What is truly impressive about the read is the multiple levels of complexity that embrace the core story. The systematic exploration of social dynamics stands out as particularly relevant. Herman captures the fragile and subtle couple dynamics as two individuals jointly venture into a shared future. However, he also peers into the cracks of a seemingly rigid and stern system to uncover shifting and often unpredictable dynamics driven by a complex mixture of self-interest, duty, preservation, and sacrifice.

Against the Current in the Silent Service is an effortless read that can easily entrap readers into its flawless web of writing. While Herman displays an in-depth knowledge and understanding of the Navy and communication systems, his life story is not weighed down by technicalities. All that remains is to witness a most captivating life unfold in the pages of this book.

Abigail and Sega's Magical Train Ride

Abigail and Sego’s Magical Train Ride by J.A. Kundert

Book reviewed by Teri Takle

The year 2026 is almost upon us.  What does that mean?   That will be the 250th birthday of our country.

What could prepare you for this event?

A unique book about the 200th birthday with a multitude of historical events which strongly shaped our country and culture would be perfect.

It is 1976 in Chicago.   Eleven-year-old Abigail Stromberg has a challenging Bicentennial Assignment for school.   The project focuses on how her ancestors contributed to the country between 1776 and 1976.   For Abigail, her father’s Swedish ancestry is clear and straightforward.  Abigail has straight dark hair and does not resemble her father.   Why won’t her mother talk about her past?  However, her mother is evasive about her background.  What secrets is she withholding?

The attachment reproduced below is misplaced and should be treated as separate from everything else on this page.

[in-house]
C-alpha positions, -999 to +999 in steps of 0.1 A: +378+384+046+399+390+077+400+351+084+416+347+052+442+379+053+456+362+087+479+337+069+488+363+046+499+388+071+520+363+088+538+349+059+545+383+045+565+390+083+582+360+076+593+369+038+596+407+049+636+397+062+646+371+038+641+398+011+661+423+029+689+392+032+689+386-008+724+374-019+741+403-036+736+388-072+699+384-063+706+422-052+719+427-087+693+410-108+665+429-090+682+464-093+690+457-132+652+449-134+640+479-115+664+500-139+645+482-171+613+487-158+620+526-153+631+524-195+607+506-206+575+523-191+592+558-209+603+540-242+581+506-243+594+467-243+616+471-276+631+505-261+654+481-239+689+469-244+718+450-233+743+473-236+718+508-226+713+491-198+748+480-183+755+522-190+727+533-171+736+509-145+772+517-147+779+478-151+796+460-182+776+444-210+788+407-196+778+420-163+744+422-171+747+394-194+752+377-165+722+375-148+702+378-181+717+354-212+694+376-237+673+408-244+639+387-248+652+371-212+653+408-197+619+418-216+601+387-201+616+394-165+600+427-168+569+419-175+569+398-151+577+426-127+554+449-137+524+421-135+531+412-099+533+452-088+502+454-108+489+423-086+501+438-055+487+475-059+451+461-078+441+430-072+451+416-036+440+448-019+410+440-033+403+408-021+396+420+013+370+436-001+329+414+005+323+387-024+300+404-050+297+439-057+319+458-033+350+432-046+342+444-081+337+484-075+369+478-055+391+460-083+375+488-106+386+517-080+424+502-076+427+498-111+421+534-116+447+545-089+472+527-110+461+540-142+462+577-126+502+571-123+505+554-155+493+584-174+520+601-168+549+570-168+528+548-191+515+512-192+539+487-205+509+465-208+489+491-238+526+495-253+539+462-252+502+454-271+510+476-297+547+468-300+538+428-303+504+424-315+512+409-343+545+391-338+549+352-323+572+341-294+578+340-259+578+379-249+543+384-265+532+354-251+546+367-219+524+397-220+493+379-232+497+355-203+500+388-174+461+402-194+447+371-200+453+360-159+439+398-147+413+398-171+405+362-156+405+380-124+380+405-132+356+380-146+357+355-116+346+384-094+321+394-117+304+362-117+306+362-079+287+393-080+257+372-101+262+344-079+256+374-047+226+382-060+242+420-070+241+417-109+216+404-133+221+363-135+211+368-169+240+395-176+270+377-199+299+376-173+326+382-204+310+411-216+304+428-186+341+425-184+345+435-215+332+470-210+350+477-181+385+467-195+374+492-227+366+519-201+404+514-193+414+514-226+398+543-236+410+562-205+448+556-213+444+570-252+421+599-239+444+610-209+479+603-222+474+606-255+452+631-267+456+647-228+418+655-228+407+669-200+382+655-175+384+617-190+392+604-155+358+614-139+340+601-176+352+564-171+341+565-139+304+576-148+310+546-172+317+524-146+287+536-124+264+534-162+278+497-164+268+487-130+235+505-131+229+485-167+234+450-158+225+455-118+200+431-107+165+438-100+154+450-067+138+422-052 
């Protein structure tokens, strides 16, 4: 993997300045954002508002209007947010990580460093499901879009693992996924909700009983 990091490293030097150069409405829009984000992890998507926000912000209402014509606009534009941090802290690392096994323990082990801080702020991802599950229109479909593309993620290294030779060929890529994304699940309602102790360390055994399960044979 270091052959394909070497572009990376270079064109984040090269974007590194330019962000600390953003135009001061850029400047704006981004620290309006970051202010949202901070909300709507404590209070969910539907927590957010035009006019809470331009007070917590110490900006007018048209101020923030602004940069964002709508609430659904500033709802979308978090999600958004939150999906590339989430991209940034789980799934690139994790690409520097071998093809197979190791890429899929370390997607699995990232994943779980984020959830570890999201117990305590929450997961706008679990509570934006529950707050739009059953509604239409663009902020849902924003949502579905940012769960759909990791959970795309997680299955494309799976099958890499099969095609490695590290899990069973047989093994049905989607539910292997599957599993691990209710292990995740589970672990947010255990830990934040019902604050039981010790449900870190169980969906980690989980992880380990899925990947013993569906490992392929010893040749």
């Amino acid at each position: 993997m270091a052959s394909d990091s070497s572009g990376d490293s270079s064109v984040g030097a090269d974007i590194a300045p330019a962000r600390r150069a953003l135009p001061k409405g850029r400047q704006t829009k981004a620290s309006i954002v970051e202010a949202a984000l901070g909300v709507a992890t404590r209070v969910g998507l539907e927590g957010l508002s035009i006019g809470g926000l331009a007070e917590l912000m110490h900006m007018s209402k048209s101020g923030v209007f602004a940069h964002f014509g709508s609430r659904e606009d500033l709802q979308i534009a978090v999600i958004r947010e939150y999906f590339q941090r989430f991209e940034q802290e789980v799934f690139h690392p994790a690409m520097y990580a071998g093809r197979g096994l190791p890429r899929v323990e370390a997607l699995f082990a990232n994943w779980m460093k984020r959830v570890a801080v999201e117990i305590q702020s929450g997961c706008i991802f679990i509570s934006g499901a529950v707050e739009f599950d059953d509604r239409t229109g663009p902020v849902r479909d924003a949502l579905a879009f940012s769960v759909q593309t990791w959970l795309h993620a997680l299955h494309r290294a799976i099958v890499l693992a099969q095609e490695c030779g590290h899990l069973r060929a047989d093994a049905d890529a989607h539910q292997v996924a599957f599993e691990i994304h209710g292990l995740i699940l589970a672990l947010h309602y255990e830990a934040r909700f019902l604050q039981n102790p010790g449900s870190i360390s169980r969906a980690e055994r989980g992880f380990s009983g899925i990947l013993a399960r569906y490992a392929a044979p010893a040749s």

How can Abigail complete the assignment with only one side of her family?  Purchase Here.

Abigail and Sego’s Magical Train Ride is a time warp story roller-coasting throughout the Transcontinental Railroad to the present time of 1976 while intermixing lifestyles, events, and influential people of both times.  Adding supernatural assistance helps to explain the past in their current time while fulfilling a family’s lifelong dreams.

Abigail and Sego’s Magical Train Ride is a delightful romp for those of us over the half-century mark.   Numerous references to people and events of a prior time are enjoyable to remember, such as Nancy Drew books, Lynyrd Skynyrd, Polar Express Line, Ted Nugent, Moon River, The Rocky Horror Picture Show, and many references to our country’s western expansion.

The reading level of this book is perfect for tweens, and I highly recommend they make a list of references they don’t understand and either research them or discuss them with an older adult.

Abigail and Sego’s Magical Train Ride is a perfect intergenerational story for a family to share.   There is a multitude of historical references to both people and places that require a little background for most teenagers.   As a stand-alone novel, the author could also add author notes explaining the importance of these people and places.    Also helpful would be a preface explaining life in Chicago during 1976 explaining the Navy Pier, the Gold Coast, and places unique to the area, including the Chicago L train.

All in all, Abigail and Sego’s Magical Train Ride is an enjoyable romp through time.

 

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Two for the Show: A Maximo Morgan Mystery By: William LeRoy

Book Reviewed by Douglas R. Cobb

Two for the Show: A Maximo Morgan Mystery, by the talented author, William LeRoy, combines the best of two literary genres, detective mysteries and satire, into one thoroughly enjoyable and page-turning read that is sure to please fans of both genres. Borrowing its title from a poker term, Two for the Show features Maximo Morgan as its main character. Hopefully, there will be many more of them to come.   Click Here to Purchase